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Venice Biennale: The 'Olympic Games of the art world'

  • Story Highlights
  • The Venice Biennale is the world's oldest art festival and started in 1895
  • U.S. artist Bruce Nauman wins Golden Lion award
  • Ukrainian heavyweight boxing champ Wladimir Klitchko is a surprise curator
By Tom Peck
For CNN
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(CNN) -- The world's oldest art festival has opened to the public in Venice, Italy featuring the work of 90 artists from 77 countries.

'Death Row' by Chilean artist Ivan Navarro

Bronze sculptures by American artist Bruce Nauman, whose show won the top prize at the festival.

The Venice Biennale has been running since 1895, featuring architecture, dance, cinema and theatre as well as decorative art and is often described as the "Olympic games of the art world."

The art exhibition is held primarily in the Giardini, a public park which holds 30 permanent national pavilions.

This year Bruce Nauman from the U.S. won the top prize, the Golden Lion award for for best national participation.

His exhibit, Topological Gardens, features fountains with water spewing from severed heads and neon words in humorous pairs in a garden setting.

The size and splendor of the pavillions roughly reflect the political standing of their occupiers at the start of the 20th century.

Artists are invited to showcase their work in their country's national pavilion. Countries without their own permanent spot house exhibits in other locations around the city, notably the Arsenale, an historic Venetian shipyard dating back to the 12th century. Photo See pictures from the 53rd Venice Biennale »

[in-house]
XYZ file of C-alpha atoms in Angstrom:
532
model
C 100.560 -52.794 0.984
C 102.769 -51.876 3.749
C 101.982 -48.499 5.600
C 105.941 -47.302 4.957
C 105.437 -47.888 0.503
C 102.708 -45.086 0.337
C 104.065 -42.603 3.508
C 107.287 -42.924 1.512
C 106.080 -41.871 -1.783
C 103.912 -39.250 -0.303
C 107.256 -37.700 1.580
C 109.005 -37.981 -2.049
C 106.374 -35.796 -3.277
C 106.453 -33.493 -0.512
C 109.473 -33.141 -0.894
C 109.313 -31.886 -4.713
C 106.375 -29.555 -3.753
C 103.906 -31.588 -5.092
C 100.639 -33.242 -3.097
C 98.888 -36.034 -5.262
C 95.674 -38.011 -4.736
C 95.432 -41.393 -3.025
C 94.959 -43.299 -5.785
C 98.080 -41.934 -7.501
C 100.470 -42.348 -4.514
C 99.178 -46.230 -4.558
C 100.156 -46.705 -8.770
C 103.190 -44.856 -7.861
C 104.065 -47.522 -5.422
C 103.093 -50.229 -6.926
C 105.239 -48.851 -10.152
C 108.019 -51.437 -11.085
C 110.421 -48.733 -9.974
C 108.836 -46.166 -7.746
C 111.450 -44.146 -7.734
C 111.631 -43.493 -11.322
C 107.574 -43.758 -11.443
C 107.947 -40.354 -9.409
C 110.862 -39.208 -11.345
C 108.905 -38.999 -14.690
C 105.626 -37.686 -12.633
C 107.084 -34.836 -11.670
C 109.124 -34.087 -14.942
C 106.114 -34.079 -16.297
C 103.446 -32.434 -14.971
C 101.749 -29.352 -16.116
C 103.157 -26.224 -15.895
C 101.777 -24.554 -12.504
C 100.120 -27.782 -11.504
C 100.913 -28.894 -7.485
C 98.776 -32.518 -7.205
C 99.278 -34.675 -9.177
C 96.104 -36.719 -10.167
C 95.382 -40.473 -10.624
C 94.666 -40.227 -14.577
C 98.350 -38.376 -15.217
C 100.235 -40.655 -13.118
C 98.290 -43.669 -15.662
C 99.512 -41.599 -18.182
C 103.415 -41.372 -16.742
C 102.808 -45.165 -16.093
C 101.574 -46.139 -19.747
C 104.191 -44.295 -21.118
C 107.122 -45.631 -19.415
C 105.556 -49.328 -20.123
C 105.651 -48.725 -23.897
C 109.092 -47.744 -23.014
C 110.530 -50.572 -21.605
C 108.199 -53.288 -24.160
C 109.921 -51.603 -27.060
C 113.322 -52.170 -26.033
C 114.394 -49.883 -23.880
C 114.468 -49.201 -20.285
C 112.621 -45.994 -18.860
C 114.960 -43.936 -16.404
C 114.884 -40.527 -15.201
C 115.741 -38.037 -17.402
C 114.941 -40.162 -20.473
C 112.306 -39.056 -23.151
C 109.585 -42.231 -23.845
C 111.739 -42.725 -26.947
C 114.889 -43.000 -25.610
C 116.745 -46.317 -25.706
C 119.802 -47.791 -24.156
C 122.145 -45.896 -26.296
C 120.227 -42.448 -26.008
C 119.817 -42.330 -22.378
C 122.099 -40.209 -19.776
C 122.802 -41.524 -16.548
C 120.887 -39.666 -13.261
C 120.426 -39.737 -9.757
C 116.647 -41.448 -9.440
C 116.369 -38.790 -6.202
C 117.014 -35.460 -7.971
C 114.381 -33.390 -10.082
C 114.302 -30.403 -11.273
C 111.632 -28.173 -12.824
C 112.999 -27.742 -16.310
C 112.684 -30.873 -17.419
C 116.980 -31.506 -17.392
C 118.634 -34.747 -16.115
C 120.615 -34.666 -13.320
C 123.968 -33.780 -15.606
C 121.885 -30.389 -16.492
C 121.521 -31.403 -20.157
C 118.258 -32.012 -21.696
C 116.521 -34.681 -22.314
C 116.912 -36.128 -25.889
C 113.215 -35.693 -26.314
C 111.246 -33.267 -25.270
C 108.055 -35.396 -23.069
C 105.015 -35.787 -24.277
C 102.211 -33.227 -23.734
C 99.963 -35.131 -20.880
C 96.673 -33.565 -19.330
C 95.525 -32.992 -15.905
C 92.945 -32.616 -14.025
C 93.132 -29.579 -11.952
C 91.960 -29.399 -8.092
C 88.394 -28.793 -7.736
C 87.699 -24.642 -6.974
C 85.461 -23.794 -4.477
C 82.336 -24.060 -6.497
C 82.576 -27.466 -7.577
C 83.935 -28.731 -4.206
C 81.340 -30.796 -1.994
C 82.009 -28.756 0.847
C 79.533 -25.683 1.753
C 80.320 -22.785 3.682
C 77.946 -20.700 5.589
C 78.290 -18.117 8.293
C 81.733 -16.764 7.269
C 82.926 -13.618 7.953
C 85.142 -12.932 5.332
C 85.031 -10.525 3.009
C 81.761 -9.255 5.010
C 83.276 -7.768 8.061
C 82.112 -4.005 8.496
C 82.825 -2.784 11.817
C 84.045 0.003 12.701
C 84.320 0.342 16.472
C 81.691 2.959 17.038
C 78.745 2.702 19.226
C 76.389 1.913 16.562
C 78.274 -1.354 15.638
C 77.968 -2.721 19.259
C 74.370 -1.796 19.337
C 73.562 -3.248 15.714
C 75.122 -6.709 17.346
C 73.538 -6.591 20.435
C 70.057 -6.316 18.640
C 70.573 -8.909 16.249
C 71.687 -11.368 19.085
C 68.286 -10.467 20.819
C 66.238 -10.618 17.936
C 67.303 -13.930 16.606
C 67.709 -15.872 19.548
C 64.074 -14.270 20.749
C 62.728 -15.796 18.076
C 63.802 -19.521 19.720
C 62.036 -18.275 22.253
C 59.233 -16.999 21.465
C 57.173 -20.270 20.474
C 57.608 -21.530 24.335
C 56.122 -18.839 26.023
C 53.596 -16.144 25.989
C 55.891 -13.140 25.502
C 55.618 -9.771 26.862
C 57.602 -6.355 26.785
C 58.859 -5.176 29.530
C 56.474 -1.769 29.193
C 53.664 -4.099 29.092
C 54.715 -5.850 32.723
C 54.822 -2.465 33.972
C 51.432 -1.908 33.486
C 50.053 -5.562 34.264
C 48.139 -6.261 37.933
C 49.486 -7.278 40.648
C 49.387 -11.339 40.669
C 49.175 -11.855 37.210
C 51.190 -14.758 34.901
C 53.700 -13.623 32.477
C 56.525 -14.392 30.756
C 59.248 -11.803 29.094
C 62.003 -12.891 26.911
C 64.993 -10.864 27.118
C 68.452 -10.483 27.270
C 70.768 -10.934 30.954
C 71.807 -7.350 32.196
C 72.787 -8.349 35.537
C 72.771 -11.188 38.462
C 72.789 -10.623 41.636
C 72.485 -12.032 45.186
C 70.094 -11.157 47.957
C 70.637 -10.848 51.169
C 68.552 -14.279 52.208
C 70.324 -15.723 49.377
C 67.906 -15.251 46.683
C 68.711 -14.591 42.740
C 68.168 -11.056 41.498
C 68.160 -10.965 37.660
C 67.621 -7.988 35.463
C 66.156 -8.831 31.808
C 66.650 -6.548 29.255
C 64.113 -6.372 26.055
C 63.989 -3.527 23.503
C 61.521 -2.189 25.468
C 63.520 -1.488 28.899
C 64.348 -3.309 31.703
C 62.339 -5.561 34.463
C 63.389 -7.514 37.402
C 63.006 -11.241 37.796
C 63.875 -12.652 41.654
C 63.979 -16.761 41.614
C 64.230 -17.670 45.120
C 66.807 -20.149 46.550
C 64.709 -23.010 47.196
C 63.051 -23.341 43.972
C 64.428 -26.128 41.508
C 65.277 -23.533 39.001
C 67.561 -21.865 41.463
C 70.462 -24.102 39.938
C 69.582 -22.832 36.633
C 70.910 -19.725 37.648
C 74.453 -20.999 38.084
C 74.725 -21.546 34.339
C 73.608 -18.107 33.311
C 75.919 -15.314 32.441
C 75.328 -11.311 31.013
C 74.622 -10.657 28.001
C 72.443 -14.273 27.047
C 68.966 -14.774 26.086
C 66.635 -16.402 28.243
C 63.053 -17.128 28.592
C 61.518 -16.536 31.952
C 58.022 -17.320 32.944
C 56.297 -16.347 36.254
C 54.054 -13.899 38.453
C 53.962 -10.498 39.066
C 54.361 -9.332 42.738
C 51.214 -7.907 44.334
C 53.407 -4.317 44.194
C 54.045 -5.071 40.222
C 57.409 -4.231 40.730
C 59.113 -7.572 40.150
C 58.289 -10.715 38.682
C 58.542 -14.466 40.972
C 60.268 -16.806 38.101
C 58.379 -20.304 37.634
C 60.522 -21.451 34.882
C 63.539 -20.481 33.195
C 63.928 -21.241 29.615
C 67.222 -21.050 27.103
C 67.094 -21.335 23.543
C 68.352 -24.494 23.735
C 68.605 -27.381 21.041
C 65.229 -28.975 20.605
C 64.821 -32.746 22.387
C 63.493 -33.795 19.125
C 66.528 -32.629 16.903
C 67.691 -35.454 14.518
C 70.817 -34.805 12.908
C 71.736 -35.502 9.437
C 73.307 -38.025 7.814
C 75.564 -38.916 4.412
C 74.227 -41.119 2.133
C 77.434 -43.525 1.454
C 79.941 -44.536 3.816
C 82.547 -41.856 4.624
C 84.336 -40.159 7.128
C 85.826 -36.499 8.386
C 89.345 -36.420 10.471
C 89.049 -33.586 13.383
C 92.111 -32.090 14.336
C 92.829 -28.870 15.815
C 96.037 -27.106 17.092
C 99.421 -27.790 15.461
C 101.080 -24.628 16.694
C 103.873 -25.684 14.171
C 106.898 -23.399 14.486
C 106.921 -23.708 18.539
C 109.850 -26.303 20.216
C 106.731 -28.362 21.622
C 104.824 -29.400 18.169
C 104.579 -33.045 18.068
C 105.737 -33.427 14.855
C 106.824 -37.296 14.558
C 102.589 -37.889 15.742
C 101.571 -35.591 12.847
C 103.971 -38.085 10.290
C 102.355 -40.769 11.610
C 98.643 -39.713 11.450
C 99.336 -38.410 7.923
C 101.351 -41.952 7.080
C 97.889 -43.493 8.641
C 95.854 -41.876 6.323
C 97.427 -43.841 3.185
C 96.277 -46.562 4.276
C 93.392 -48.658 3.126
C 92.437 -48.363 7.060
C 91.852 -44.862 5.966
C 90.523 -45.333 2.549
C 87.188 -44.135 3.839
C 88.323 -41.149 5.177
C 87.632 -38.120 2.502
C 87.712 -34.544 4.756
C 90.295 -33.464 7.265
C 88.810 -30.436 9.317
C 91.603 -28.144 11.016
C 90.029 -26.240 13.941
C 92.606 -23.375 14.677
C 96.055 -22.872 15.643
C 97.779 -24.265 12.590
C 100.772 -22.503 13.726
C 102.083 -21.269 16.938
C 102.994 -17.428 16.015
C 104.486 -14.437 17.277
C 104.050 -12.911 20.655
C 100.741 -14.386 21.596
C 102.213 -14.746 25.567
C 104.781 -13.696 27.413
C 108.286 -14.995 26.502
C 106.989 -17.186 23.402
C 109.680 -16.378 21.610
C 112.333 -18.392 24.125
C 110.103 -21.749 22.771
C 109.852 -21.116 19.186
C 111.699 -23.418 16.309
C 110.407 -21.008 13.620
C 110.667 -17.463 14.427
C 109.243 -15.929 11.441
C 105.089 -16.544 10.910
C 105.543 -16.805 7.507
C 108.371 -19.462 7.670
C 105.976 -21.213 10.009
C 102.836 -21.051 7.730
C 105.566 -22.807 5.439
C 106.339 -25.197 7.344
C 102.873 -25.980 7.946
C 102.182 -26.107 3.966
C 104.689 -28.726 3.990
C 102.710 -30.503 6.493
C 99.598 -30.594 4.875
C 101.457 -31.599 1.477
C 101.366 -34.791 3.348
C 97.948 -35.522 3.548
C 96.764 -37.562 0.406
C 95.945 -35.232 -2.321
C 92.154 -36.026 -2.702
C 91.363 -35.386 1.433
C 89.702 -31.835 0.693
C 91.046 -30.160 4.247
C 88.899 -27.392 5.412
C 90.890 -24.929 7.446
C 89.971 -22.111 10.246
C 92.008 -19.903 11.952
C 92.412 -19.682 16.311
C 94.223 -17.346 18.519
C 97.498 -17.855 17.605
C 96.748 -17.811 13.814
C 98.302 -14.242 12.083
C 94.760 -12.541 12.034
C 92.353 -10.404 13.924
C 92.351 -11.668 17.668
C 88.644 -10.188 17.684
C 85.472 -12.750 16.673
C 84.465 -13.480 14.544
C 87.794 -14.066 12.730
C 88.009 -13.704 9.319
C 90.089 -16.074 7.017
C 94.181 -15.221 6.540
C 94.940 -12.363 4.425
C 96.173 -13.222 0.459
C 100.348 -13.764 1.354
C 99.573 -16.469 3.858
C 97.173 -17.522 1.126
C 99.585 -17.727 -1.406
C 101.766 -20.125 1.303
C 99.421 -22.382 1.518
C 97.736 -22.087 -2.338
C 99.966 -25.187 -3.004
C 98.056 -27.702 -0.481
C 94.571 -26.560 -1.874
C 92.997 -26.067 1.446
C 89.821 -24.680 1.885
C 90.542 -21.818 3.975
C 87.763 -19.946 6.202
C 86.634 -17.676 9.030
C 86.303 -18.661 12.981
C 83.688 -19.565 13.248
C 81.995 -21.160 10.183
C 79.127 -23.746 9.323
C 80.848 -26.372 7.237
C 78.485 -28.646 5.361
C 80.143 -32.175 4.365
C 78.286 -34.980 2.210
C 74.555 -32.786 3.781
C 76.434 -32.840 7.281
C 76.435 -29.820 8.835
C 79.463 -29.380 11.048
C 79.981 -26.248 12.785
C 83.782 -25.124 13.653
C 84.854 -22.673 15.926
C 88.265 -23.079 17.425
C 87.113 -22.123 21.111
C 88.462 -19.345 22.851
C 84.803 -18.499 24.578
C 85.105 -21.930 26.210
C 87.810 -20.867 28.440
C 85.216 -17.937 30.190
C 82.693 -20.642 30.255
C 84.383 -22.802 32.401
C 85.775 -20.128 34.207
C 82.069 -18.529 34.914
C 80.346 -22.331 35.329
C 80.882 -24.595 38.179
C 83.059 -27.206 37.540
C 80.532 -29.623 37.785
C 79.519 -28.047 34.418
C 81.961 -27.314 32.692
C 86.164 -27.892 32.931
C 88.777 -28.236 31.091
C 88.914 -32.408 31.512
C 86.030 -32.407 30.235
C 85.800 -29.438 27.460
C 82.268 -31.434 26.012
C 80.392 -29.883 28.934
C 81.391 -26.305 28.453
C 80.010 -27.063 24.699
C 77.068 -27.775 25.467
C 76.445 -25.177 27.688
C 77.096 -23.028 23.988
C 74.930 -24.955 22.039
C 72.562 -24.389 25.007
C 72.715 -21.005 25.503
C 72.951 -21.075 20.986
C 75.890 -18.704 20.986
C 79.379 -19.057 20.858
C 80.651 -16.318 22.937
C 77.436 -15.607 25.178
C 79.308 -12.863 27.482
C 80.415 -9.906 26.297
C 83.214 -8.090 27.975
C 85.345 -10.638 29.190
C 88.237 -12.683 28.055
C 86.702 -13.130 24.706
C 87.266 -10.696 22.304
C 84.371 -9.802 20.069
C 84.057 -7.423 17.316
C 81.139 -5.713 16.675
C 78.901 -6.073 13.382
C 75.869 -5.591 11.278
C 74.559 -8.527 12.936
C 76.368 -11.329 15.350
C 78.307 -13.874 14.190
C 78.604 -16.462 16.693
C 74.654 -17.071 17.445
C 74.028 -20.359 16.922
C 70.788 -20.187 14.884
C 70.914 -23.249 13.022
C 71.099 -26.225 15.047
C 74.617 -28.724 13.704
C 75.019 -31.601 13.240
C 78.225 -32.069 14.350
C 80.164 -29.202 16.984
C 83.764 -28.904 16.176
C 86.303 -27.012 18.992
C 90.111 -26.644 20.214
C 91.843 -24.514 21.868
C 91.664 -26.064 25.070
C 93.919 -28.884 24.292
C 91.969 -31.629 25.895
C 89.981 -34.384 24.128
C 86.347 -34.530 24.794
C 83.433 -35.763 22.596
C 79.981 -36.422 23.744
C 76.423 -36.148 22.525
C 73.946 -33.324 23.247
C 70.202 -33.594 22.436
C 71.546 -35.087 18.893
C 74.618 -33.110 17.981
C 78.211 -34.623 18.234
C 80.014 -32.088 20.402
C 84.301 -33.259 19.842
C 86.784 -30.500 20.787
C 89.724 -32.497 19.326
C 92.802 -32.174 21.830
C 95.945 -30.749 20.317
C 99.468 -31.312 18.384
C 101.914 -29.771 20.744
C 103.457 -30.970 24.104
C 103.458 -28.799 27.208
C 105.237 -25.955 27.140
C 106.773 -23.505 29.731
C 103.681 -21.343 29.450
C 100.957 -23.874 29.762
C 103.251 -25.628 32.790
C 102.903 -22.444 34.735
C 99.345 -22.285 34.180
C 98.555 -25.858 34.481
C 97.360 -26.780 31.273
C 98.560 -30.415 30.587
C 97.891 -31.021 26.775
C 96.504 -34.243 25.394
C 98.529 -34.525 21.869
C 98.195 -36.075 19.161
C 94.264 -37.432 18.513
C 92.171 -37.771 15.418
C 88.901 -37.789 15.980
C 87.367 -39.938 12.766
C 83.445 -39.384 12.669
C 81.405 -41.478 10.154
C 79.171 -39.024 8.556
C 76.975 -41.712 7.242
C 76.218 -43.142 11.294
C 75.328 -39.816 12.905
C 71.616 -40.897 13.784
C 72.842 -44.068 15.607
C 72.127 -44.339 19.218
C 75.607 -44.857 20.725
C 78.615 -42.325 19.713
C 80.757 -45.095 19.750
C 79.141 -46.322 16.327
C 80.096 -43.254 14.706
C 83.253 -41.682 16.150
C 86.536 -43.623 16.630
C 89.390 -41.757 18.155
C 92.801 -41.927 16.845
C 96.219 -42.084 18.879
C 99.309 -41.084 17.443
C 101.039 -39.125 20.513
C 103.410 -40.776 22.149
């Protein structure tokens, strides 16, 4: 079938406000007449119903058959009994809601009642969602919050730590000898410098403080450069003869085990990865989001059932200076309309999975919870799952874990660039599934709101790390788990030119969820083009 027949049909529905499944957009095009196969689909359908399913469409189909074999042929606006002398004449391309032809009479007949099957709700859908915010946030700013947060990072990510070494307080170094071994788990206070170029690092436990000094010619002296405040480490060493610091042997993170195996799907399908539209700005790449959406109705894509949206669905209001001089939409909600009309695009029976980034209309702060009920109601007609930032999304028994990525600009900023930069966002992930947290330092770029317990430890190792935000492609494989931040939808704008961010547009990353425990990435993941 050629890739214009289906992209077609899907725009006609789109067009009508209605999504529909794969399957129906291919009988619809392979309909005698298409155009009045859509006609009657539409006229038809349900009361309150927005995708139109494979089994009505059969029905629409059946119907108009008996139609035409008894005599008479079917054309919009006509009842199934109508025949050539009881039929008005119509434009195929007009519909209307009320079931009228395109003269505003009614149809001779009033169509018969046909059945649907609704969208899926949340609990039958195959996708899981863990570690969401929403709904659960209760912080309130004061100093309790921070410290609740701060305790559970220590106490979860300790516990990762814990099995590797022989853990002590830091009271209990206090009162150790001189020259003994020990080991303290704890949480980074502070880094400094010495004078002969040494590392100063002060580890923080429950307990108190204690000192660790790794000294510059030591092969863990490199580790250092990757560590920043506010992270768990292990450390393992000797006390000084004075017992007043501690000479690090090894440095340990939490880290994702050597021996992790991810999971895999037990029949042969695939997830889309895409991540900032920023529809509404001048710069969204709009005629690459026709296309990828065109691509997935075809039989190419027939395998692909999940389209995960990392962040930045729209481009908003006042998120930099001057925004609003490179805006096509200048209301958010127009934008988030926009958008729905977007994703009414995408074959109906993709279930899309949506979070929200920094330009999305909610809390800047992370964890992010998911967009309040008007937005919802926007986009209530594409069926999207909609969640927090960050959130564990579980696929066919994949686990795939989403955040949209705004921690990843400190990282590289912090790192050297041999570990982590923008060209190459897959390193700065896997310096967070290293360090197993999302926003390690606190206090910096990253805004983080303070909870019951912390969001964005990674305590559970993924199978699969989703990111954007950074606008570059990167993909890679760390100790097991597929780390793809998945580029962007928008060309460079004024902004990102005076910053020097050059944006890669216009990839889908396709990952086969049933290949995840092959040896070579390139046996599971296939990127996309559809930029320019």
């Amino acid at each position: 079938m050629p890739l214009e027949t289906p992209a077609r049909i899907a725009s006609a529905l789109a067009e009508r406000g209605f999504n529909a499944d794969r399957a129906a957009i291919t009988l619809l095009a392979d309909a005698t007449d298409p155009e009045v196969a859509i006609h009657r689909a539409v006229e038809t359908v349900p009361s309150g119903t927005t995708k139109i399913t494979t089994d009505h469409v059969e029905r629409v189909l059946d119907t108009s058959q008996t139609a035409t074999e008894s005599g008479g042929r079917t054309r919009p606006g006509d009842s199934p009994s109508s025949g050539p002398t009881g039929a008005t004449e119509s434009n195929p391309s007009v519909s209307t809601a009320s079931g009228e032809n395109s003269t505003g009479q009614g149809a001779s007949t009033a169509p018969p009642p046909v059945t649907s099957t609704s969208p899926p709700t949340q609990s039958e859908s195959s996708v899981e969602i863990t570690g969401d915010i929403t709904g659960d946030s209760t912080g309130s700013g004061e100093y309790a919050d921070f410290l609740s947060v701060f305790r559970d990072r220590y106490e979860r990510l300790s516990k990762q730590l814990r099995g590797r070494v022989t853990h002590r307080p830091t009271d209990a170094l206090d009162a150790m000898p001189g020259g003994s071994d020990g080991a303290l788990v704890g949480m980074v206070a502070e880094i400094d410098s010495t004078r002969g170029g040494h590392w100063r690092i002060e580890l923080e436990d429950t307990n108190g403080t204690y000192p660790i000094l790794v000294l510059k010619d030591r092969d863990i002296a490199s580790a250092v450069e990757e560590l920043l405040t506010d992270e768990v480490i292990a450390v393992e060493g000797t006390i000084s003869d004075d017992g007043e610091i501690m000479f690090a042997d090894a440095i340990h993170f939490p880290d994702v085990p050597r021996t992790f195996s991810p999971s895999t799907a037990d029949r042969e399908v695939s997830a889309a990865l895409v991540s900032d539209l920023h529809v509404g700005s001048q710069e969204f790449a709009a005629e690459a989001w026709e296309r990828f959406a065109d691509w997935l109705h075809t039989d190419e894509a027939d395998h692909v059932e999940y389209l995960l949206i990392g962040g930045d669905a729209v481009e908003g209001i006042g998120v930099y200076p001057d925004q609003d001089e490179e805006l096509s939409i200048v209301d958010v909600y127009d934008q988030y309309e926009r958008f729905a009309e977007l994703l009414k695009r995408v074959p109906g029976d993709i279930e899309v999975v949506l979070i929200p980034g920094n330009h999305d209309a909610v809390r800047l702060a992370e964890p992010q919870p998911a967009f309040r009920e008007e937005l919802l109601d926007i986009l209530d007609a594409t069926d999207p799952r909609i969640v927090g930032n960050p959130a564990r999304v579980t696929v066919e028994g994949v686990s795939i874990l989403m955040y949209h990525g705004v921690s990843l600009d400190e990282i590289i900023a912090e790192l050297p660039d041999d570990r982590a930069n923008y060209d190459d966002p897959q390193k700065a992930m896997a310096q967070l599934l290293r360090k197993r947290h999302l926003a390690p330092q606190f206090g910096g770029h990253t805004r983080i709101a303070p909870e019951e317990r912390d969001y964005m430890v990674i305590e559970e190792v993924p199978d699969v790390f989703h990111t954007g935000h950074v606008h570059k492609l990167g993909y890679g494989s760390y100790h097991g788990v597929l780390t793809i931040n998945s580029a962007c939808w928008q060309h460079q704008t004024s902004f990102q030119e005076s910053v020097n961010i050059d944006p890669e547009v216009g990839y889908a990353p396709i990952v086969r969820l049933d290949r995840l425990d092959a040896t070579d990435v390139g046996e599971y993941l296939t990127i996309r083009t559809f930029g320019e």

British film artist Steve McQueen, winner of the Camera d'Or prize for first time-directing at the Cannes Film Festival last year has won praise for his sensitive film on winter life in the Giardini, after the art world has gone home.

The New Zealand contingent also caused a storm by performing a traditional Maori haka in St Mark's Square.

The unlikely curator of the Ukrainian pavilion this year has sparked much interest. That Wladimir Klitchko should speak four languages and hold a PhD might be unsurprising, but that he is 6ft 5in tall, a world heavyweight boxing champion and Olympic gold medallist is a little more so.

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The opening of his pavilion last week was attended by supermodel Naomi Campbell, the artists Jeff Koons and Antony Gormley and influential British gallery owner Jay Jopling.

The exhibits remain open to the public until November.

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